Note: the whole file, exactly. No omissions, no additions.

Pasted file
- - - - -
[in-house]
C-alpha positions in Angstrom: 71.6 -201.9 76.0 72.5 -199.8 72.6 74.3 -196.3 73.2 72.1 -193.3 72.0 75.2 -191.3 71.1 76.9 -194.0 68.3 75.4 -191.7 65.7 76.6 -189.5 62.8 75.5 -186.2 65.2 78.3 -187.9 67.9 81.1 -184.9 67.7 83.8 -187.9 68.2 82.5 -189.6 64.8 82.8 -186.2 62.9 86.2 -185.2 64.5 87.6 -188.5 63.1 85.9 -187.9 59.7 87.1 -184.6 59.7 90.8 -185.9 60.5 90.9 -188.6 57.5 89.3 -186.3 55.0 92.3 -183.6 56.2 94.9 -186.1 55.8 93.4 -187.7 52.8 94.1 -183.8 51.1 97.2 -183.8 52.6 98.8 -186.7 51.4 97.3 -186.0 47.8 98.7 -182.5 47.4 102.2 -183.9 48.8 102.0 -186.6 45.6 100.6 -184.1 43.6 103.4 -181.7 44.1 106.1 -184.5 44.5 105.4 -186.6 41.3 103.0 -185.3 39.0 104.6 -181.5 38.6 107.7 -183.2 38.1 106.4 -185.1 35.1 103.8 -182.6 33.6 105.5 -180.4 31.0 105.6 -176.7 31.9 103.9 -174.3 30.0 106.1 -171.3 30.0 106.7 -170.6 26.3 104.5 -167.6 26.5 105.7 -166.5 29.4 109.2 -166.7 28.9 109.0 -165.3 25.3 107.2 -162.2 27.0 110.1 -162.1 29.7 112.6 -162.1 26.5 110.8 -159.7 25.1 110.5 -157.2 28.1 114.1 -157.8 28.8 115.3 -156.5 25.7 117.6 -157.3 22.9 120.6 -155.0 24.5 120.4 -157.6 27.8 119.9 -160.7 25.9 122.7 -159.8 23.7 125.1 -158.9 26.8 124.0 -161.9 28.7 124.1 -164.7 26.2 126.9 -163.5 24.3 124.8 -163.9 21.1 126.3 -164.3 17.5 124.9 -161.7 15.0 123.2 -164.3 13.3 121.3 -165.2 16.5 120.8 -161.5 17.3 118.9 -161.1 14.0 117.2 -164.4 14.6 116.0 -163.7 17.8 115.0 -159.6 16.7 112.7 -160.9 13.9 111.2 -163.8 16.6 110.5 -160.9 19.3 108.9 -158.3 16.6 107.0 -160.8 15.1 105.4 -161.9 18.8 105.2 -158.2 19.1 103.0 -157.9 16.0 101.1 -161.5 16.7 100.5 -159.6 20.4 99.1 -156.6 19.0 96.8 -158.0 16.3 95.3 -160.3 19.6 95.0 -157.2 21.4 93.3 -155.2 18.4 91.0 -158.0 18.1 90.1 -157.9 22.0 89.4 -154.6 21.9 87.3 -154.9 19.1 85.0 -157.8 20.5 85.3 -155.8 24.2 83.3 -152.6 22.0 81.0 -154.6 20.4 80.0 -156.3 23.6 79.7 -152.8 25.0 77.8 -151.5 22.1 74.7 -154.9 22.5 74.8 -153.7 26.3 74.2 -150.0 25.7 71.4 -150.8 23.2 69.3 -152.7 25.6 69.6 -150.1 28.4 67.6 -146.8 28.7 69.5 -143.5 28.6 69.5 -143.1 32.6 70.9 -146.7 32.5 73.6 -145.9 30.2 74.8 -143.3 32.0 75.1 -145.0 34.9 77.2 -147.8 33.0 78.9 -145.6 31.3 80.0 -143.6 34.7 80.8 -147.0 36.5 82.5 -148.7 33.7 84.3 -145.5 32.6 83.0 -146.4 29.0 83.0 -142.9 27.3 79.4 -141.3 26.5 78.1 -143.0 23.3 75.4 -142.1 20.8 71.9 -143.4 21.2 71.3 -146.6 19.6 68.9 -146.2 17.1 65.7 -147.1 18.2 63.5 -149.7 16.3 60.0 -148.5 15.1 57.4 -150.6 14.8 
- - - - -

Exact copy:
[in-house]
C-alpha positions in Angstrom: 71.6 -201.9 76.0 72.5 -199.8 72.6 74.3 -196.3 73.2 72.1 -193.3 72.0 75.2 -191.3 71.1 76.9 -194.0 68.3 75.4 -191.7 65.7 76.6 -189.5 62.8 75.5 -186.2 65.2 78.3 -187.9 67.9 81.1 -184.9 67.7 83.8 -187.9 68.2 82.5 -189.6 64.8 82.8 -186.2 62.9 86.2 -185.2 64.5 87.6 -188.5 63.1 85.9 -187.9 59.7 87.1 -184.6 59.7 90.8 -185.9 60.5 90.9 -188.6 57.5 89.3 -186.3 55.0 92.3 -183.6 56.2 94.9 -186.1 55.8 93.4 -187.7 52.8 94.1 -183.8 51.1 97.2 -183.8 52.6 98.8 -186.7 51.4 97.3 -186.0 47.8 98.7 -182.5 47.4 102.2 -183.9 48.8 102.0 -186.6 45.6 100.6 -184.1 43.6 103.4 -181.7 44.1 106.1 -184.5 44.5 105.4 -186.6 41.3 103.0 -185.3 39.0 104.6 -181.5 38.6 107.7 -183.2 38.1 106.4 -185.1 35.1 103.8 -182.6 33.6 105.5 -180.4 31.0 105.6 -176.7 31.9 103.9 -174.3 30.0 106.1 -171.3 30.0 106.7 -170.6 26.3 104.5 -167.6 26.5 105.7 -166.5 29.4 109.2 -166.7 28.9 109.0 -165.3 25.3 107.2 -162.2 27.0 110.1 -162.1 29.7 112.6 -162.1 26.5 110.8 -159.7 25.1 110.5 -157.2 28.1 114.1 -157.8 28.8 115.3 -156.5 25.7 117.6 -157.3 22.9 120.6 -155.0 24.5 120.4 -157.6 27.8 119.9 -160.7 25.9 122.7 -159.8 23.7 125.1 -158.9 26.8 124.0 -161.9 28.7 124.1 -164.7 26.2 126.9 -163.5 24.3 124.8 -163.9 21.1 126.3 -164.3 17.5 124.9 -161.7 15.0 123.2 -164.3 13.3 121.3 -165.2 16.5 120.8 -161.5 17.3 118.9 -161.1 14.0 117.2 -164.4 14.6 116.0 -163.7 17.8 115.0 -159.6 16.7 112.7 -160.9 13.9 111.2 -163.8 16.6 110.5 -160.9 19.3 108.9 -158.3 16.6 107.0 -160.8 15.1 105.4 -161.9 18.8 105.2 -158.2 19.1 103.0 -157.9 16.0 101.1 -161.5 16.7 100.5 -159.6 20.4 99.1 -156.6 19.0 96.8 -158.0 16.3 95.3 -160.3 19.6 95.0 -157.2 21.4 93.3 -155.2 18.4 91.0 -158.0 18.1 90.1 -157.9 22.0 89.4 -154.6 21.9 87.3 -154.9 19.1 85.0 -157.8 20.5 85.3 -155.8 24.2 83.3 -152.6 22.0 81.0 -154.6 20.4 80.0 -156.3 23.6 79.7 -152.8 25.0 77.8 -151.5 22.1 74.7 -154.9 22.5 74.8 -153.7 26.3 74.2 -150.0 25.7 71.4 -150.8 23.2 69.3 -152.7 25.6 69.6 -150.1 28.4 67.6 -146.8 28.7 69.5 -143.5 28.6 69.5 -143.1 32.6 70.9 -146.7 32.5 73.6 -145.9 30.2 74.8 -143.3 32.0 75.1 -145.0 34.9 77.2 -147.8 33.0 78.9 -145.6 31.3 80.0 -143.6 34.7 80.8 -147.0 36.5 82.5 -148.7 33.7 84.3 -145.5 32.6 83.0 -146.4 29.0 83.0 -142.9 27.3 79.4 -141.3 26.5 78.1 -143.0 23.3 75.4 -142.1 20.8 71.9 -143.4 21.2 71.3 -146.6 19.6 68.9 -146.2 17.1 65.7 -147.1 18.2 63.5 -149.7 16.3 60.0 -148.5 15.1 57.4 -150.6 14.8 